By Victoria Marsh, CAHNRS news intern
PULLMAN – “You are what you eat” pretty well sums up research being conducted by WSU animal scientist Mark Nelson.
Photo of Nelson by Victoria Marsh.
Nelson, an associate professor in the Department of Animal Sciences, is investigating new ways to reduce the saturated fat content in beef by changing what cattle eat. Specifically, he is working on increasing levels of conjugated linoleic acid, omega-3 fatty acids, vitamins A and E and antioxidants.
“What I do is manipulate the chemical composition of what goes into the rumen (first stomach),” said Nelson. “However, I use only feedstuffs that are native to Washington State, so my research is applicable to the cattle industry here. I am interested in what we can do with the average animal in the industry to improve their products.”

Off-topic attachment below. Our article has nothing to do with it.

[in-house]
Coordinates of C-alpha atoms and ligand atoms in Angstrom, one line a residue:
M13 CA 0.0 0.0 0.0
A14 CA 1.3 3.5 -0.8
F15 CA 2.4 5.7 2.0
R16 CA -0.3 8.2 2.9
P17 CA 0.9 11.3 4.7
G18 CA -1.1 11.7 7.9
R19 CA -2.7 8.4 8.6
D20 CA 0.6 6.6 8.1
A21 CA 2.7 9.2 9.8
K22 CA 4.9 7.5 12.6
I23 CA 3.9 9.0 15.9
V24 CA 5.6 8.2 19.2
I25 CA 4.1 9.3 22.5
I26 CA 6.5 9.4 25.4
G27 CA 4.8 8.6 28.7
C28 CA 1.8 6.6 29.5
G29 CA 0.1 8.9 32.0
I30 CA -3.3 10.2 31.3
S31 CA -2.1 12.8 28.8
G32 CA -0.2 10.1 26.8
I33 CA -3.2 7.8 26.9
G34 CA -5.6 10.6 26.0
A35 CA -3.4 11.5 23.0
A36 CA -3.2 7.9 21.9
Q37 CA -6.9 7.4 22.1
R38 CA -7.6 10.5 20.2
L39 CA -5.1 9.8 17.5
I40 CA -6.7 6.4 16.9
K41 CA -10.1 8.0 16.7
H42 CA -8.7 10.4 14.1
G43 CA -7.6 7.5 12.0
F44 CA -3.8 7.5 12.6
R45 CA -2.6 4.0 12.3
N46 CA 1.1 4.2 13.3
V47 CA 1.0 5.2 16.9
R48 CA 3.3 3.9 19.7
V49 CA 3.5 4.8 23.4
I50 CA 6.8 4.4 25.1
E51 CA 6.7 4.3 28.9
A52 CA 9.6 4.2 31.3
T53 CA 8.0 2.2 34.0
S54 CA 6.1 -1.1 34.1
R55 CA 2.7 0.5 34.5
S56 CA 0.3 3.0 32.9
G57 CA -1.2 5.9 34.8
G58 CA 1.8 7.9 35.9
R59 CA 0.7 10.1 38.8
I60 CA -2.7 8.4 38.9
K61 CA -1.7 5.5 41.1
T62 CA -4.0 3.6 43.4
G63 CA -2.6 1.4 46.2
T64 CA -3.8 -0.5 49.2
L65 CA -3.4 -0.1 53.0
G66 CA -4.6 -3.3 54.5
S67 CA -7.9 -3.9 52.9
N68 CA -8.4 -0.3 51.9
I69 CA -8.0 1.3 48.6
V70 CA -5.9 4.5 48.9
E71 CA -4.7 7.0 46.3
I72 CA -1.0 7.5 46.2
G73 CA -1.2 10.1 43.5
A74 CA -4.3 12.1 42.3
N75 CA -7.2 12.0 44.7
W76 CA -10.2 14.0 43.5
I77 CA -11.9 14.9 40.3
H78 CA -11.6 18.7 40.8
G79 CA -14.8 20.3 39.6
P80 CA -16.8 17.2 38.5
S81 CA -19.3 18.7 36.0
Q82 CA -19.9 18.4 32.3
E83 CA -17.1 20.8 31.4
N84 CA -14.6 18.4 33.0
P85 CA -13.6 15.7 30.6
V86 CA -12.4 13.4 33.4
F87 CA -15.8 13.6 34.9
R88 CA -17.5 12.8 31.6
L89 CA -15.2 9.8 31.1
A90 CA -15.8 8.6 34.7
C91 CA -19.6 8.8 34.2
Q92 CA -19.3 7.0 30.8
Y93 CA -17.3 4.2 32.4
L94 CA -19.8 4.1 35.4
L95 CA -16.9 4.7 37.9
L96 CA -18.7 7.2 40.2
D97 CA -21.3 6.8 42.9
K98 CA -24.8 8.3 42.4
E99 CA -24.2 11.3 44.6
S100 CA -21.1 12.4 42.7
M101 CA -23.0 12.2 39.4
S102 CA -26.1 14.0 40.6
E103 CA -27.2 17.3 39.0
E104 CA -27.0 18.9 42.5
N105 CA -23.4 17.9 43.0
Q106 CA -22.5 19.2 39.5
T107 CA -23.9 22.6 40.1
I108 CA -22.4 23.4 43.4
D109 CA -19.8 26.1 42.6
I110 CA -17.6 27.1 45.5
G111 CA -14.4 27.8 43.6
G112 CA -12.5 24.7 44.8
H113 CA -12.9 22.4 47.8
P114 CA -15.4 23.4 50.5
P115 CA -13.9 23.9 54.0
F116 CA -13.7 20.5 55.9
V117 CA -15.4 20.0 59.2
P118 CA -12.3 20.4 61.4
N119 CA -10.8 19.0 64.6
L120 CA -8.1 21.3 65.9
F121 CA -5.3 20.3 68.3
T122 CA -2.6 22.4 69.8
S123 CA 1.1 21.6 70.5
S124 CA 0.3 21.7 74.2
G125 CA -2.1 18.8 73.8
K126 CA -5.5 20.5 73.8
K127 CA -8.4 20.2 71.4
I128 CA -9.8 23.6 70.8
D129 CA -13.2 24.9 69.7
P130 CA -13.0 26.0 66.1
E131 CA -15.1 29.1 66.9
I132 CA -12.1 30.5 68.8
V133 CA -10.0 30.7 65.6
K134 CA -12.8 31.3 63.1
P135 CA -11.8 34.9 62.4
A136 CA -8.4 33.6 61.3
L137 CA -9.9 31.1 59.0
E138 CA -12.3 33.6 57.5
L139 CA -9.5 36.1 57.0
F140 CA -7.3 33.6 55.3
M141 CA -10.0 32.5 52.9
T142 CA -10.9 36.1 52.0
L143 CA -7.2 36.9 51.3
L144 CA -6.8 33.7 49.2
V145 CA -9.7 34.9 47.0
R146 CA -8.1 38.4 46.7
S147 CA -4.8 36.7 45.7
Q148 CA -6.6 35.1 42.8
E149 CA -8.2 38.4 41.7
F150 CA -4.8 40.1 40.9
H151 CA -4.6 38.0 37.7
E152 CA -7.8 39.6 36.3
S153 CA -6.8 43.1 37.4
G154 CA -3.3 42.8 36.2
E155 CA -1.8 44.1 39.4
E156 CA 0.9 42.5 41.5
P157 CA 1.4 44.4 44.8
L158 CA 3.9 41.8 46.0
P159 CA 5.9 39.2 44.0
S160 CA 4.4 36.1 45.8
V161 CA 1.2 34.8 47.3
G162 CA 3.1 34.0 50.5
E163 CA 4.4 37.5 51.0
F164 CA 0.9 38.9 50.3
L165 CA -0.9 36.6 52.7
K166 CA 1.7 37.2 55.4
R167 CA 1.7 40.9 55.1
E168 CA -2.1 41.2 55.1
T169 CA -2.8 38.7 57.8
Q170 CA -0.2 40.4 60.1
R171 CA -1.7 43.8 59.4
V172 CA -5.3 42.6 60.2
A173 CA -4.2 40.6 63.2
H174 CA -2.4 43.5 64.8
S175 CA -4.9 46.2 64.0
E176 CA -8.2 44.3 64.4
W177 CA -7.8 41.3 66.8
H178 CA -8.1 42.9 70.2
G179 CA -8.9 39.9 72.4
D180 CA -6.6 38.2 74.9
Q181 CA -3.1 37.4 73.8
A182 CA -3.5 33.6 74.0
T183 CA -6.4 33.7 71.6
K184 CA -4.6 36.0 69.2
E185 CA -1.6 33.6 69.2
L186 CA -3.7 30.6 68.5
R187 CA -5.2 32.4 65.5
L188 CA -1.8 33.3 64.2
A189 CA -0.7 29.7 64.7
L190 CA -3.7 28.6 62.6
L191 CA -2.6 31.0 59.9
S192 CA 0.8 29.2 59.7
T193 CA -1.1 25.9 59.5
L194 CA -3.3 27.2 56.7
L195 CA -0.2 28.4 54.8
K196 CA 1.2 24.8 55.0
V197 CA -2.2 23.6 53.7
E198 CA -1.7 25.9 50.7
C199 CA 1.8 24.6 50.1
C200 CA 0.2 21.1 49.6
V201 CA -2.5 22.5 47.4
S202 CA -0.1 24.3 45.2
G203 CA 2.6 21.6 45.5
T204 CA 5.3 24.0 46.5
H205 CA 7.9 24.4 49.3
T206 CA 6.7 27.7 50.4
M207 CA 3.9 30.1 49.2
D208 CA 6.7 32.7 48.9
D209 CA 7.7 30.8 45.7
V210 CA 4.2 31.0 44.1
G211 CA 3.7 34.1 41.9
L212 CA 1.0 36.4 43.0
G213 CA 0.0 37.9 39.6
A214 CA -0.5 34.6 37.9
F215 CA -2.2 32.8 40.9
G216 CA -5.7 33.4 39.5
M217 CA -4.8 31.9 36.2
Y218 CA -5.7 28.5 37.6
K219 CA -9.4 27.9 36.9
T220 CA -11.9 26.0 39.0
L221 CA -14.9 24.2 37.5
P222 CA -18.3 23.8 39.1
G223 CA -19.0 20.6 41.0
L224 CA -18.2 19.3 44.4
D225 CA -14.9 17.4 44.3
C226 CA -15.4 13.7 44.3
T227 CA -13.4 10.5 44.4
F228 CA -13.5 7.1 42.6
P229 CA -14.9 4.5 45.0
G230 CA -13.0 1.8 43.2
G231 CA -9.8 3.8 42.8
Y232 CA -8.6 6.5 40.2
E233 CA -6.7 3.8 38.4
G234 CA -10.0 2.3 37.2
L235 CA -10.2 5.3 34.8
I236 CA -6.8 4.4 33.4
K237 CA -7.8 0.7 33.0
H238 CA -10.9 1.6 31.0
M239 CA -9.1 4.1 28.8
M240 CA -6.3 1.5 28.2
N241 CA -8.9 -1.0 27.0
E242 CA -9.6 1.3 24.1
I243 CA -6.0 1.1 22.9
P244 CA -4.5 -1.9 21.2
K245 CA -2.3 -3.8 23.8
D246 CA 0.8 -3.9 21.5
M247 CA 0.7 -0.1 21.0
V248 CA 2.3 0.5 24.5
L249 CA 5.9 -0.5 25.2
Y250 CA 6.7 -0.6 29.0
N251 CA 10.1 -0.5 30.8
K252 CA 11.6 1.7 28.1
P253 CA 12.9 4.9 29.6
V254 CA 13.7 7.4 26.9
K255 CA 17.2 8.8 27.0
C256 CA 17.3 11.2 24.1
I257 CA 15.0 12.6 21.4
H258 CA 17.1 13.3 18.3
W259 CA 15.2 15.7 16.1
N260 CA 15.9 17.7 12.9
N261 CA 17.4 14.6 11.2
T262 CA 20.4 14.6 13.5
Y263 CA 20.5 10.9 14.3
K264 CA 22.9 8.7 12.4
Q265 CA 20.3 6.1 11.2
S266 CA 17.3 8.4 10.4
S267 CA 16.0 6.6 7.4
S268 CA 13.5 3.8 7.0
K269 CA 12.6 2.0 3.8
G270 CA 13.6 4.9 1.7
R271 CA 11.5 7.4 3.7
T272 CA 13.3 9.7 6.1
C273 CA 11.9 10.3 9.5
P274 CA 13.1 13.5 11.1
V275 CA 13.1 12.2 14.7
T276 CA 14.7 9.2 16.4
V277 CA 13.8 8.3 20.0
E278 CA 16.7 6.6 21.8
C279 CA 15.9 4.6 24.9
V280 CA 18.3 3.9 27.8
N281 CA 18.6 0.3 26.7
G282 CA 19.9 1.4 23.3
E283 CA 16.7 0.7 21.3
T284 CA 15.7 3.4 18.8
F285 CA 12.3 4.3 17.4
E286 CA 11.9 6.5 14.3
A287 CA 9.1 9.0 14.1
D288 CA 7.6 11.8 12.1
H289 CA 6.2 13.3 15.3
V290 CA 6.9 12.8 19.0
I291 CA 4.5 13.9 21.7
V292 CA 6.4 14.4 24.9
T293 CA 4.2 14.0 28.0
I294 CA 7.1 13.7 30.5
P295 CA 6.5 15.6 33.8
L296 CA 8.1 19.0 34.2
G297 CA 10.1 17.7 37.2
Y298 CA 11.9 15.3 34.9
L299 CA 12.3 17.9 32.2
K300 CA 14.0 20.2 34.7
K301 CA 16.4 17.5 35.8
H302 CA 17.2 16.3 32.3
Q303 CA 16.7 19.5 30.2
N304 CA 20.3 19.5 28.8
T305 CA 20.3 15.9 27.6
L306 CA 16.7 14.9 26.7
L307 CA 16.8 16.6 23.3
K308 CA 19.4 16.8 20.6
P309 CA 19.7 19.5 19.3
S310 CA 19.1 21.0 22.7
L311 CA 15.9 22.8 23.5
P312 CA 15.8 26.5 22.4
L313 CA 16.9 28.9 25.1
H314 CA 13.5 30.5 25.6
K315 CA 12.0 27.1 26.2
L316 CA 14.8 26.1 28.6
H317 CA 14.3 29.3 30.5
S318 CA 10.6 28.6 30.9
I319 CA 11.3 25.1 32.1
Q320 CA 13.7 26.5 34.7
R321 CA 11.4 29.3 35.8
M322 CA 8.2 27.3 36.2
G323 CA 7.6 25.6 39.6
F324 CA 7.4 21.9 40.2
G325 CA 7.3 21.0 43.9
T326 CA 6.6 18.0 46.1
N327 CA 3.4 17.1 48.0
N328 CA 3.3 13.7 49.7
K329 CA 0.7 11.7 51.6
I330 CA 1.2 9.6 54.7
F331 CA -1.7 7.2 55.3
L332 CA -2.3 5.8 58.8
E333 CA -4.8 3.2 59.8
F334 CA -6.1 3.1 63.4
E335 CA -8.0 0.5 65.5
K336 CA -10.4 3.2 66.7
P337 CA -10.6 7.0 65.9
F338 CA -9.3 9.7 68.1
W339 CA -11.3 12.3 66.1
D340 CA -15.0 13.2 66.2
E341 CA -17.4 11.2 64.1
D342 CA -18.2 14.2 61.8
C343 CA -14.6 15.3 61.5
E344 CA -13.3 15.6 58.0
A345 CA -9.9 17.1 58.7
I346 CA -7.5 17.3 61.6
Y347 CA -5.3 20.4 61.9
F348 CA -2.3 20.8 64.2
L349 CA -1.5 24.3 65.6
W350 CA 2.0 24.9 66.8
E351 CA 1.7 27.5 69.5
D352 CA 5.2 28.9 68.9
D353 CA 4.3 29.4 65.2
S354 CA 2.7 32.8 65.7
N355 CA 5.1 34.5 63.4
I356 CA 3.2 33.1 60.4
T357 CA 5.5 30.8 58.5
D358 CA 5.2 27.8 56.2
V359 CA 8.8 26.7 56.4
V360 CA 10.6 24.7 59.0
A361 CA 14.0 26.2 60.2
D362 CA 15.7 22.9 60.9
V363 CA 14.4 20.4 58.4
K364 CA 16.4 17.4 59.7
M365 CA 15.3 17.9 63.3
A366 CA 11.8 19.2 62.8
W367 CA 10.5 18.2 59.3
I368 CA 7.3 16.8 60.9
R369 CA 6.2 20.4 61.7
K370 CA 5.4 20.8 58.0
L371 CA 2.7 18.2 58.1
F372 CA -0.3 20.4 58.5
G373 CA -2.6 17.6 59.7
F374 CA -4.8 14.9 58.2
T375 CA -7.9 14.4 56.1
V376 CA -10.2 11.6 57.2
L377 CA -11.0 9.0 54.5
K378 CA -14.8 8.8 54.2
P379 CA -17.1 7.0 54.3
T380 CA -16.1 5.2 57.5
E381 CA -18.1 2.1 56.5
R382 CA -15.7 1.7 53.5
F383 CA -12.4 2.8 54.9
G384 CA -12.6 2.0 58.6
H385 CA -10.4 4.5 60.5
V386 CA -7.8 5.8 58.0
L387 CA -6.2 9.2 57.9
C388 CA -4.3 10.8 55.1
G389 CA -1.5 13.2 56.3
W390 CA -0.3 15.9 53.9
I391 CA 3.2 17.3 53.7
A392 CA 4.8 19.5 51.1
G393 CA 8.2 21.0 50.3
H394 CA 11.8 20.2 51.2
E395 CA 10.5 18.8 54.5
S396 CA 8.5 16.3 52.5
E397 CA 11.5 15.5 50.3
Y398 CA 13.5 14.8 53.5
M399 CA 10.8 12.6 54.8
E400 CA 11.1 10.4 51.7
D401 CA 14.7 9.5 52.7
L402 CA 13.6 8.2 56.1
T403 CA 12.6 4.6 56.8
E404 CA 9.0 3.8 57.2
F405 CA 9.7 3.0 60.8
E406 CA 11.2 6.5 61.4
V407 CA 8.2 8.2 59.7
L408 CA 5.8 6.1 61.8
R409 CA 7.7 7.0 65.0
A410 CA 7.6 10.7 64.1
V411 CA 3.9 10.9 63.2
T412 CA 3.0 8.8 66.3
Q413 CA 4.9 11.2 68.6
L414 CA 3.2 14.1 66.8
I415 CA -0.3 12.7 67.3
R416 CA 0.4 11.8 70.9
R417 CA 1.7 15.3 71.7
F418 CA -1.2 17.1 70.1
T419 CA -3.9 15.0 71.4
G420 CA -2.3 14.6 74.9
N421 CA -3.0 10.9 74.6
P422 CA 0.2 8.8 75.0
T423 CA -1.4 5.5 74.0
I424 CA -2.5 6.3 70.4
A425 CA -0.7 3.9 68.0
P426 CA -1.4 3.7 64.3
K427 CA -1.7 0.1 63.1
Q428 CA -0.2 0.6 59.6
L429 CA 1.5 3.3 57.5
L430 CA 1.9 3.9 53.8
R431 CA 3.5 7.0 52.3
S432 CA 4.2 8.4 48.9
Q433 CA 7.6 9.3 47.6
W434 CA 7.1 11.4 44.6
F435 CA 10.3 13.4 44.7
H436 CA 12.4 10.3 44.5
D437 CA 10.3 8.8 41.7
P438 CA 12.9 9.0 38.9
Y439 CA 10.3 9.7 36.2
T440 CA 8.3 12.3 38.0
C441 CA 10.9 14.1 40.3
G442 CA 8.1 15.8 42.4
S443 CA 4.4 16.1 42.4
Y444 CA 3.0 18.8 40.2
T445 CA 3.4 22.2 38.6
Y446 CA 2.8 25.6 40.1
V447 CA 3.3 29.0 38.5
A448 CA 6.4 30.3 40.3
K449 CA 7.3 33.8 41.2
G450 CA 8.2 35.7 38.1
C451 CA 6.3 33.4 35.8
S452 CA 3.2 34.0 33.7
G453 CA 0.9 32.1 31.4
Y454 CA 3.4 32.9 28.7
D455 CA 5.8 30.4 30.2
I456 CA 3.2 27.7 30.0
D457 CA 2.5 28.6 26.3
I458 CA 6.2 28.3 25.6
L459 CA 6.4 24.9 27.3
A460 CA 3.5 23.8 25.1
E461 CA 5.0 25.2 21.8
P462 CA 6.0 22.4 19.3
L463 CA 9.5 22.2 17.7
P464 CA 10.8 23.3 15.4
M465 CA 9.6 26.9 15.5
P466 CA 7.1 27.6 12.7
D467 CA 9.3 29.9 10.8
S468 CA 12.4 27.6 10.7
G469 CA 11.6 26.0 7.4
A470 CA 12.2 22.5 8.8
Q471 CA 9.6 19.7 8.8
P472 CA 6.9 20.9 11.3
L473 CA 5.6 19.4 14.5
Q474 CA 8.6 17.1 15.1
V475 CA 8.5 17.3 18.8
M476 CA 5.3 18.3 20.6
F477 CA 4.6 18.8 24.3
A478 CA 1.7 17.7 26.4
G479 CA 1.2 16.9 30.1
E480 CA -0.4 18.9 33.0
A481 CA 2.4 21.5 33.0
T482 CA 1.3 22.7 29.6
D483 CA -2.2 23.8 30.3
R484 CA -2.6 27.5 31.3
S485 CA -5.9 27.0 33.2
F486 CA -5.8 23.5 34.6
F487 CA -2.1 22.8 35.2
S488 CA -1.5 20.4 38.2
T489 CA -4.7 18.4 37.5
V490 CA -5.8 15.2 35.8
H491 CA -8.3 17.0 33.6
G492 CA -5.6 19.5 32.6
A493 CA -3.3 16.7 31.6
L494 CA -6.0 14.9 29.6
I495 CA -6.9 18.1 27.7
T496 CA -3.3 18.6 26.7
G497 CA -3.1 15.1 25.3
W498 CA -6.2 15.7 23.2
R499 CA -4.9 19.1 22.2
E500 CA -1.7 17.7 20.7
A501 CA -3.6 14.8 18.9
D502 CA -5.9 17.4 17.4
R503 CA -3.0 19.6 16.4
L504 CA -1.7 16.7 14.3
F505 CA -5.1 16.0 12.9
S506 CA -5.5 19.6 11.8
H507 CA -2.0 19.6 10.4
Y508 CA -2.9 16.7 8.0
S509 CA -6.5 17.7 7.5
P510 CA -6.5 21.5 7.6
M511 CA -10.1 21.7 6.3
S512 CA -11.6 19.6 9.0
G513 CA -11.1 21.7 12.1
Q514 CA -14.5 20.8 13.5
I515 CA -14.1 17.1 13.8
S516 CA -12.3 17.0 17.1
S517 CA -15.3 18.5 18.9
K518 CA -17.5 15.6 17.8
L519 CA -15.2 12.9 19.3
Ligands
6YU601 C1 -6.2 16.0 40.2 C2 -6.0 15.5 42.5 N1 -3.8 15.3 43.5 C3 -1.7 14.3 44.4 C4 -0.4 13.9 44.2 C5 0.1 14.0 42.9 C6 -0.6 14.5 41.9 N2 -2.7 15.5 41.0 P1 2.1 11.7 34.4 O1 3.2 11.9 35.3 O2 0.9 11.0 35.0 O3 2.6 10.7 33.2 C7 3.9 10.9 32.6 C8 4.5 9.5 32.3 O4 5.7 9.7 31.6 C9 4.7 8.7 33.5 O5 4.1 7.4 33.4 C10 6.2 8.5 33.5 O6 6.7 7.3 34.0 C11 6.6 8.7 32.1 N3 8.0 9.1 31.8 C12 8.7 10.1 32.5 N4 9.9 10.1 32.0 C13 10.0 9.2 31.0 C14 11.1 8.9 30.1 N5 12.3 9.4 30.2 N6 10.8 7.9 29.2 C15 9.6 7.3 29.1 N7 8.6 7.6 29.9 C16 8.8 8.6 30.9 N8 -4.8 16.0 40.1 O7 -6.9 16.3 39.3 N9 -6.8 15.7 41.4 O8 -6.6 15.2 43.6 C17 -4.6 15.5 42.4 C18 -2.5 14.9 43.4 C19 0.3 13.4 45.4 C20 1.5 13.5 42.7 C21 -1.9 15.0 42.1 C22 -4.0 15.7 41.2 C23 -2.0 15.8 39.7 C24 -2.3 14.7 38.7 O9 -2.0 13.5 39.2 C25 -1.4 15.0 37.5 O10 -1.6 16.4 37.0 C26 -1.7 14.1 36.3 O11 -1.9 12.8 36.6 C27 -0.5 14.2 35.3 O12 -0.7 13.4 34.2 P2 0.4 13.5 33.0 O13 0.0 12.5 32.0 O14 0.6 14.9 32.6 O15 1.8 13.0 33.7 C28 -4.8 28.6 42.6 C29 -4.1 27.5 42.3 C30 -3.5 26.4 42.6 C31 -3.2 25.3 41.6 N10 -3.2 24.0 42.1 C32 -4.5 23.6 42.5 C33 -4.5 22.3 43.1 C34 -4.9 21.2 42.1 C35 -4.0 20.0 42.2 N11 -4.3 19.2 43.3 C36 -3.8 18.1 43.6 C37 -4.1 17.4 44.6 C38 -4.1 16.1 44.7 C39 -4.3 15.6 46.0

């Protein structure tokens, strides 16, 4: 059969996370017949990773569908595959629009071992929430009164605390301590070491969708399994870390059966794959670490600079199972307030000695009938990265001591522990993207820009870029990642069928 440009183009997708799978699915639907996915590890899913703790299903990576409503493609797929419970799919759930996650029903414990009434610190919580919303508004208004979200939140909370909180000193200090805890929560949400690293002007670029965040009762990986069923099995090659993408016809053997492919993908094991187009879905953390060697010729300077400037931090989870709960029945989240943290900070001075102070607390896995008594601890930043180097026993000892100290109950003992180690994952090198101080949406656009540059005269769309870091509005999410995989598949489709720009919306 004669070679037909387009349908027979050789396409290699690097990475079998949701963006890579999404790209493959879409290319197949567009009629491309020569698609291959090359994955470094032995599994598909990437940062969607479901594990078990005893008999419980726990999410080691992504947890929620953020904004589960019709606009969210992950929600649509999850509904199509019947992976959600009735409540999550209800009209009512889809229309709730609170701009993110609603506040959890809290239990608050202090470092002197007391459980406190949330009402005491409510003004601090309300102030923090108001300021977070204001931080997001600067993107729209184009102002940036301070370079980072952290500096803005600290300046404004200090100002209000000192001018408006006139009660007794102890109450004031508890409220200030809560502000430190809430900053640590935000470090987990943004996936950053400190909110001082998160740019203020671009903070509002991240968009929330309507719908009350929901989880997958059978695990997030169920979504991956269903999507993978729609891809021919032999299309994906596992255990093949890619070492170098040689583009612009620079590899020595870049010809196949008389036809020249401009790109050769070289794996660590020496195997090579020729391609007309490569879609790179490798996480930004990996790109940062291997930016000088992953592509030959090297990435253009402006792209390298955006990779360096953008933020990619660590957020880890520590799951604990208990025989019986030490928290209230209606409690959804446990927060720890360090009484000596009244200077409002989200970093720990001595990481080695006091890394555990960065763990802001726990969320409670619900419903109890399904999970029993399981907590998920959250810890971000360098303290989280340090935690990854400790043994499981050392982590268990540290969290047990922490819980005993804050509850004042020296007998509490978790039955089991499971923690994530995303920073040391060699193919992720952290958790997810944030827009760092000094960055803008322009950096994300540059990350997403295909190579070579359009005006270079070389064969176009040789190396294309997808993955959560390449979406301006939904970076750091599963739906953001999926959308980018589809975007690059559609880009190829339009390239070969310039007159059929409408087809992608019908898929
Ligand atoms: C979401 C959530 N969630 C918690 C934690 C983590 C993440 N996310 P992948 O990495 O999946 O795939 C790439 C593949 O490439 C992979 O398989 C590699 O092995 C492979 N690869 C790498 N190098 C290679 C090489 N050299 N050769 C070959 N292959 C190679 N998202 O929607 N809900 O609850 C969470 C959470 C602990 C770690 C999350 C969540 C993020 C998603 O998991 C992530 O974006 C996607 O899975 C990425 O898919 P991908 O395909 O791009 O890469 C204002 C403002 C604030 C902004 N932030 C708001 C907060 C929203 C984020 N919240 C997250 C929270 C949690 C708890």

Improving standard feeds that farmers already use to meet their cattle’s nutritional needs is a new idea in this field of research, according to Nelson. The way he is measuring success – meat quality rather than animal weight – is also new.
Nelson carries out his research in collaboration with Jan Busboom, a meat specialist at WSU. Nelson handles the chemistry of the operation, and Busboom works on the analysis of the meat quality.
“Our questions are big enough that we need each other to discover the answers,” Nelson said.
For example, the team has found that the meat quality we call “taste” is statistically the same for potato-fed and corn-fed beef. These are substantial findings considering the large quantity of culled and discarded potato products in Washington State. Feeding those products to cattle increases the profit to the cattle owners, creates a less expensive product for the consumer and is environmentally friendly, Nelson said.
“Although we are not the first scientists to conduct research of this kind,” he said, “every day, the cattle industry is using our results.”